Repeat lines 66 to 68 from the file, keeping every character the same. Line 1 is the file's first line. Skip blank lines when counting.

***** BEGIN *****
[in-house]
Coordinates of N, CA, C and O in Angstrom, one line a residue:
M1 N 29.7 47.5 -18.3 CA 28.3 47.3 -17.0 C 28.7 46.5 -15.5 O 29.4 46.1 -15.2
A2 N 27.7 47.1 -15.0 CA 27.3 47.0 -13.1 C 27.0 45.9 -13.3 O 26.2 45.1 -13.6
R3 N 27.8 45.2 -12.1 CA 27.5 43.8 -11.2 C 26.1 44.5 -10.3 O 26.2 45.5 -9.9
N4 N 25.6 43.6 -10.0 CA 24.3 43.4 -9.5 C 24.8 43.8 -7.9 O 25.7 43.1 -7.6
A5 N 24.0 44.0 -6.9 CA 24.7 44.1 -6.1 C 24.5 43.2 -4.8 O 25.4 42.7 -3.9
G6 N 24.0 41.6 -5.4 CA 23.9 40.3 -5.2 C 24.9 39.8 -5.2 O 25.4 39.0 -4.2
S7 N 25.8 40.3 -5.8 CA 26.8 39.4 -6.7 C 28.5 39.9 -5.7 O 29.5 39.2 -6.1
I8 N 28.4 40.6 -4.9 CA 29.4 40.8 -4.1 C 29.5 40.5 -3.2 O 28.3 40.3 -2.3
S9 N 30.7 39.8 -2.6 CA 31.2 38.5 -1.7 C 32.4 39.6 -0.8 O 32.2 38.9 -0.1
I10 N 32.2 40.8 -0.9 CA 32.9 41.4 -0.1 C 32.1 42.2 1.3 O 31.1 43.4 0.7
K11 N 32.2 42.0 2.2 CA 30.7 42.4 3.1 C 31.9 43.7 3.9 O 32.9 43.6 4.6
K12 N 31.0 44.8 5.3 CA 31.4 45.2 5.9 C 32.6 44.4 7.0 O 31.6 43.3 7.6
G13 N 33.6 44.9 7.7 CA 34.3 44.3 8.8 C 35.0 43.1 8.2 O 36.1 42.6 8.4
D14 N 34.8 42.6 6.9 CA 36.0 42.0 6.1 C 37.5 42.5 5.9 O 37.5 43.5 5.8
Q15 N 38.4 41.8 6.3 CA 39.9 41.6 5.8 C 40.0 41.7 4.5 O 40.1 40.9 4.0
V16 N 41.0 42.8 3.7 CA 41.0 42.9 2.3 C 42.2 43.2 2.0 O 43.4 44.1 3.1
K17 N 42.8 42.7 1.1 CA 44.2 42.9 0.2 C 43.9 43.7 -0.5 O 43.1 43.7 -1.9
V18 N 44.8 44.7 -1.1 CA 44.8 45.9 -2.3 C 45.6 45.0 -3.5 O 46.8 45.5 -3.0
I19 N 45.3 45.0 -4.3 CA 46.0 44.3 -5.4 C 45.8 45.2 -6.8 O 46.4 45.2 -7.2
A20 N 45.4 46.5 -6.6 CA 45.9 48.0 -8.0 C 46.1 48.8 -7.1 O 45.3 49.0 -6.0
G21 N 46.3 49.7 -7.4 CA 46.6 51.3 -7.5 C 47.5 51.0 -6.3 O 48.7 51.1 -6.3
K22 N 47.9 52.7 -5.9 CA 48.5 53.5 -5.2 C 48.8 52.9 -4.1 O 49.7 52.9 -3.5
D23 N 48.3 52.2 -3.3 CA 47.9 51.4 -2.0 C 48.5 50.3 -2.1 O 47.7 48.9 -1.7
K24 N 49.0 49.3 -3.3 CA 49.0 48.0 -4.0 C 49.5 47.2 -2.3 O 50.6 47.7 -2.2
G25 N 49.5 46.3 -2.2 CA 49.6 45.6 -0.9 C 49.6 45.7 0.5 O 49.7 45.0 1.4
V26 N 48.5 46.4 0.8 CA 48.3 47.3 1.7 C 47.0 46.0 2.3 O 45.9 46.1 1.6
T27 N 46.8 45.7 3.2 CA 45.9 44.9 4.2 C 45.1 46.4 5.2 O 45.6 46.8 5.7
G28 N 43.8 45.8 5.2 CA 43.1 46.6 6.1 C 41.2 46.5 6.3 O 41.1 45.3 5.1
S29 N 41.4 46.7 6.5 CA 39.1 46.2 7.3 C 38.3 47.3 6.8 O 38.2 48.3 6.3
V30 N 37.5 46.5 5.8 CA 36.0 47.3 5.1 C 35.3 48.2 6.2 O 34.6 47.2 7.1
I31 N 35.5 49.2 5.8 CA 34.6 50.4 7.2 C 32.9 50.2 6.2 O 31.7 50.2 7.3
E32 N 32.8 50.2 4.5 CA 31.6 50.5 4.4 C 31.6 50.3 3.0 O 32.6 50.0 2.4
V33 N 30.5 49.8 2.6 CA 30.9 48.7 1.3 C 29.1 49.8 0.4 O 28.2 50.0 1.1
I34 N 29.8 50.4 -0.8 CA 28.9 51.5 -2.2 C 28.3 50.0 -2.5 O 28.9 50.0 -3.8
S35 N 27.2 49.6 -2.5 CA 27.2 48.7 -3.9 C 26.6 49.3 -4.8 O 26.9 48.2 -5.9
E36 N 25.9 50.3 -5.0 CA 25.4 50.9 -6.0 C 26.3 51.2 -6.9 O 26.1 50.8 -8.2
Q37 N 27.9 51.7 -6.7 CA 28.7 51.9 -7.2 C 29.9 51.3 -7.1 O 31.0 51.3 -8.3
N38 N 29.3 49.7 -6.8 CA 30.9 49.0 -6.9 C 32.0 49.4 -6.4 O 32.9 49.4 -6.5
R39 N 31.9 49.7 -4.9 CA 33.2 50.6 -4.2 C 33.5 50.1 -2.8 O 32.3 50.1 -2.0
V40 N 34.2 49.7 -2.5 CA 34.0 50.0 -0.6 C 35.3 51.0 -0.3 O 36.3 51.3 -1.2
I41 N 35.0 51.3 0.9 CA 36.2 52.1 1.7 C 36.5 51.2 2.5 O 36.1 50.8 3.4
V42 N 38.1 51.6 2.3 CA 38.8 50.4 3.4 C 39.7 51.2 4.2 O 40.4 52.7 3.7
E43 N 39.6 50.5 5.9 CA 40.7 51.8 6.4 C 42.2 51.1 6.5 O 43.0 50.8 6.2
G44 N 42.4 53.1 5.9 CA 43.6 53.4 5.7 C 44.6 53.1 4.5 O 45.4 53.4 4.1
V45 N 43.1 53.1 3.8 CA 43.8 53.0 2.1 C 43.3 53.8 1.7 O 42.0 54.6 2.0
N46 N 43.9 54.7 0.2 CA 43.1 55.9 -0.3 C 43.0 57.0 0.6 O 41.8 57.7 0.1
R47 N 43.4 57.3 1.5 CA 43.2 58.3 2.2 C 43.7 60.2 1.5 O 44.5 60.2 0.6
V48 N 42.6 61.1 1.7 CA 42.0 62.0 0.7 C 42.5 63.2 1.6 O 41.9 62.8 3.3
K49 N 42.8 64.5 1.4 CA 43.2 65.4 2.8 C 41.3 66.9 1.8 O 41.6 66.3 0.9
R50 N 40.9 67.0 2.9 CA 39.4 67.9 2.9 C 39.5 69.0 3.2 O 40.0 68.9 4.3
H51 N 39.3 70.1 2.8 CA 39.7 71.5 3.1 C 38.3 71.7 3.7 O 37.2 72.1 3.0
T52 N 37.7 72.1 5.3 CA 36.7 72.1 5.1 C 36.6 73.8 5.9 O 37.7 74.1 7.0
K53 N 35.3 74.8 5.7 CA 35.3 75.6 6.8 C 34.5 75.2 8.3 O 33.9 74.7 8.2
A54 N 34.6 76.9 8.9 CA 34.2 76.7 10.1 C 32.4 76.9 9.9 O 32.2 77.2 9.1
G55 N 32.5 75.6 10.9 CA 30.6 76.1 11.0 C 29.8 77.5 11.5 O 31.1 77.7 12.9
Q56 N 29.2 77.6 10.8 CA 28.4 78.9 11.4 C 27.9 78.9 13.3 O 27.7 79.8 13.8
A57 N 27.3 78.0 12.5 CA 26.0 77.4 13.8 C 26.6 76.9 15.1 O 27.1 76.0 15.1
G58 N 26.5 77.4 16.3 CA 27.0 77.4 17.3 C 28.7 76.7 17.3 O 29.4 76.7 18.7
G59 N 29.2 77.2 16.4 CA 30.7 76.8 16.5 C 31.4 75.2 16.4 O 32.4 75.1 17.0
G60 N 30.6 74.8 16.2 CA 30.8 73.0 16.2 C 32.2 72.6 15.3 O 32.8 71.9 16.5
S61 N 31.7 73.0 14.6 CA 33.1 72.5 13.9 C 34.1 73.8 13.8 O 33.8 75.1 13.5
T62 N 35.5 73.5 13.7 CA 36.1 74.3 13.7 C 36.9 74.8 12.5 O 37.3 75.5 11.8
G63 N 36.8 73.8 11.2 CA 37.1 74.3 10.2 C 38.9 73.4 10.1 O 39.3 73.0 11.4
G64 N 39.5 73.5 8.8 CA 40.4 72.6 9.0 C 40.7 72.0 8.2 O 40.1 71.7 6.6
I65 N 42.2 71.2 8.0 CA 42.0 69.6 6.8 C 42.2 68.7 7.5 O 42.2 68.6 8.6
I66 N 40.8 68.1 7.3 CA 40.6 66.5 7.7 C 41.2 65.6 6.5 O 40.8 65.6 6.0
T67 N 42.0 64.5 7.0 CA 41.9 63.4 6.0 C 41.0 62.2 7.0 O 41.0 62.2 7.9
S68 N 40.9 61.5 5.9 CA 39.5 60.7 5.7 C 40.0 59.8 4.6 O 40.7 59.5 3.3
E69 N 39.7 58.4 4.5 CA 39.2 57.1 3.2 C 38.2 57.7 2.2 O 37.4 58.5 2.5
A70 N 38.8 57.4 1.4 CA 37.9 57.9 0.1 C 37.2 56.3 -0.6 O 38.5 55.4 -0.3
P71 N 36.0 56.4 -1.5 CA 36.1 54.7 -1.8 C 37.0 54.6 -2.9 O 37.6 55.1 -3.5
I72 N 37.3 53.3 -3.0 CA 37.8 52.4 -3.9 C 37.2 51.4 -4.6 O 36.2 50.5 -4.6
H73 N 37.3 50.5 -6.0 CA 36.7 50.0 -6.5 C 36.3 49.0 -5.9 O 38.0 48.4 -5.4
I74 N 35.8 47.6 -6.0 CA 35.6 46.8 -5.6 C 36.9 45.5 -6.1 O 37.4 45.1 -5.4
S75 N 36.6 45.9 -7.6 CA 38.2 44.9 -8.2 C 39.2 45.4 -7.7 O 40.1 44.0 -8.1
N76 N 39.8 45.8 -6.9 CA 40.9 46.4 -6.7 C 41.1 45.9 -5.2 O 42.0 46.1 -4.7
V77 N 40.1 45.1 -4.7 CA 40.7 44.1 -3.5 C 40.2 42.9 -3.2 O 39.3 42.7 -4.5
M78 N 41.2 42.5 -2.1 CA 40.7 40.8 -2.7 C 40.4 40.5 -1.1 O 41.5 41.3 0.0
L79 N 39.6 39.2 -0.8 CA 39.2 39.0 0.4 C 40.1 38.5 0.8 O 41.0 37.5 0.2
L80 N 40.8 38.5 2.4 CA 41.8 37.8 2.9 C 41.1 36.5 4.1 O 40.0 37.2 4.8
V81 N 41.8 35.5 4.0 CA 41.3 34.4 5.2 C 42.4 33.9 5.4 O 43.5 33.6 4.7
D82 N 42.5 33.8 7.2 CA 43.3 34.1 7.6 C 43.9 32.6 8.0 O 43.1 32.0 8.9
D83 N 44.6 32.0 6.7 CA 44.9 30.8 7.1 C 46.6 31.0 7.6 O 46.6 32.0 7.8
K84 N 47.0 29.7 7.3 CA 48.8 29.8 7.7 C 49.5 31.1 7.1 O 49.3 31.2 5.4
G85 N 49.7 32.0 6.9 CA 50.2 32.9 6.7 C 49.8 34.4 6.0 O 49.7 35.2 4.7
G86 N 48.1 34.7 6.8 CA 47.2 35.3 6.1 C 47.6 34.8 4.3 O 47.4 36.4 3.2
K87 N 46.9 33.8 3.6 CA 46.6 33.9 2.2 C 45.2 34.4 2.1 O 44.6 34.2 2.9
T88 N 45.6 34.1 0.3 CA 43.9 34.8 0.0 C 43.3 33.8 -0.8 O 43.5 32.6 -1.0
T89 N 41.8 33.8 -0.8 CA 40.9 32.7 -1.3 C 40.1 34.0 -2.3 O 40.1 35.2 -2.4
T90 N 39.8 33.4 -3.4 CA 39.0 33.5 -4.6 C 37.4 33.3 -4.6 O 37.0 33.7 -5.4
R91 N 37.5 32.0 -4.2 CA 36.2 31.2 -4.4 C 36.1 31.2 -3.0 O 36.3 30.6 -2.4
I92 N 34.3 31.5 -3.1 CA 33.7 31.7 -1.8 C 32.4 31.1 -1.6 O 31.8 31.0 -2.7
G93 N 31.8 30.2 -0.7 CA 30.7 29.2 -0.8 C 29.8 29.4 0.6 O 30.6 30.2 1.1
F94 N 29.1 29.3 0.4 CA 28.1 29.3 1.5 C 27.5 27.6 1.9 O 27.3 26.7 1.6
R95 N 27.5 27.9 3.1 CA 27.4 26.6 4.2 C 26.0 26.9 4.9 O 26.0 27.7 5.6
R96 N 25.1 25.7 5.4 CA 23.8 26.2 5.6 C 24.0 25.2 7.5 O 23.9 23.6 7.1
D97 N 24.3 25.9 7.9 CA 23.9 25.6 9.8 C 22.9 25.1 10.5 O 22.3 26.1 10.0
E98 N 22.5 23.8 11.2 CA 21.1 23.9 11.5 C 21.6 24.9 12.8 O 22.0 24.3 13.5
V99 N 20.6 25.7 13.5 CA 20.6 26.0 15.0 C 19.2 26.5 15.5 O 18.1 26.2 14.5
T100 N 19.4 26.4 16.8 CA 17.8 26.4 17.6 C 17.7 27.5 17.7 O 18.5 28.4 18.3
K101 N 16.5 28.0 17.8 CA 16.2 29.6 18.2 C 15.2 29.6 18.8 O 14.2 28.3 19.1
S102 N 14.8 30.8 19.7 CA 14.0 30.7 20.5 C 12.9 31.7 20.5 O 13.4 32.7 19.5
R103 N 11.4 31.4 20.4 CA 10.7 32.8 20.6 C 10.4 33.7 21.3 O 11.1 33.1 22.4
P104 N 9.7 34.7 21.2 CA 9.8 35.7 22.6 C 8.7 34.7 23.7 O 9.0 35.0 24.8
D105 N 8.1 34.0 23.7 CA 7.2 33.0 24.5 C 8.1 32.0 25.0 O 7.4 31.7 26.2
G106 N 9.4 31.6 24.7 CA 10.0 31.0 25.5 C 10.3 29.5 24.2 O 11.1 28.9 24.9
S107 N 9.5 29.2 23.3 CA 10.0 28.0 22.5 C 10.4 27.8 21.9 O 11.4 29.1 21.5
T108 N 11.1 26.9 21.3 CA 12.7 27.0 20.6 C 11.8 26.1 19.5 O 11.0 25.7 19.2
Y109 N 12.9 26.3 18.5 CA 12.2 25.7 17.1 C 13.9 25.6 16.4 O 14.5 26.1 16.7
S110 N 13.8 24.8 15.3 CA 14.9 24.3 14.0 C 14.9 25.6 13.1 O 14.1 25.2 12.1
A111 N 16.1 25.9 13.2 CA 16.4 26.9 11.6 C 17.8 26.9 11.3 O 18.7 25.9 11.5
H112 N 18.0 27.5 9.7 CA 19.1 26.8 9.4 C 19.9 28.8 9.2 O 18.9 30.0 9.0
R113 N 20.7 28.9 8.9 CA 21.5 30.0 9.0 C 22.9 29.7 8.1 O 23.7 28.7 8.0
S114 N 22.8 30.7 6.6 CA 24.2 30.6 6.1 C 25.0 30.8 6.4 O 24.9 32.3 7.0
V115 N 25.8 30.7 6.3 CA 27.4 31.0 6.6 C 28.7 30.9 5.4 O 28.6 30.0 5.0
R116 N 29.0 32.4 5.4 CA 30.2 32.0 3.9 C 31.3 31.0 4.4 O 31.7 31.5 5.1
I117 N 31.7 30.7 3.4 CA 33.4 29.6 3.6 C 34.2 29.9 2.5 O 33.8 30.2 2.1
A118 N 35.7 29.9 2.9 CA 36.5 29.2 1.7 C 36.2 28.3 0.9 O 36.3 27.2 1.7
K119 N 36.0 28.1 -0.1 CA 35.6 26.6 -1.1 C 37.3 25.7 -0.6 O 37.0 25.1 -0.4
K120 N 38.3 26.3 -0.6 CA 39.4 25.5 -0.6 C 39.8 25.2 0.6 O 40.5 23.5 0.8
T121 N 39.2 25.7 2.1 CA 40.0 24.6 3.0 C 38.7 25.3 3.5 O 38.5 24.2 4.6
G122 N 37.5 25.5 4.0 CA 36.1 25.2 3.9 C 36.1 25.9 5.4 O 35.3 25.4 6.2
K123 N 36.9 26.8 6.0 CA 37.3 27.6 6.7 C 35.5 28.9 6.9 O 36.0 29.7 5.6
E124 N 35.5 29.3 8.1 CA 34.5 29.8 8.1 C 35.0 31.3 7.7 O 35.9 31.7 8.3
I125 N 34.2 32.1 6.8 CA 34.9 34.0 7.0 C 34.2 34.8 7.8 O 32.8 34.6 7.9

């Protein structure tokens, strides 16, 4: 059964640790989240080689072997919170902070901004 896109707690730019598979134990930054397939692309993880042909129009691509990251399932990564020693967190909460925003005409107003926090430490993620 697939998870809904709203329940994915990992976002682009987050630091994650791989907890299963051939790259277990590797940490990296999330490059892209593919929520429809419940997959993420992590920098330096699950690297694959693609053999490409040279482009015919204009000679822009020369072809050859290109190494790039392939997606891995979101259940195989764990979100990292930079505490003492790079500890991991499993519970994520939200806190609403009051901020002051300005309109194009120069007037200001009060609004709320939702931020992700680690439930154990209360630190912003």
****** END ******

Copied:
G64 N 39.5 73.5 8.8 CA 40.4 72.6 9.0 C 40.7 72.0 8.2 O 40.1 71.7 6.6
I65 N 42.2 71.2 8.0 CA 42.0 69.6 6.8 C 42.2 68.7 7.5 O 42.2 68.6 8.6
I66 N 40.8 68.1 7.3 CA 40.6 66.5 7.7 C 41.2 65.6 6.5 O 40.8 65.6 6.0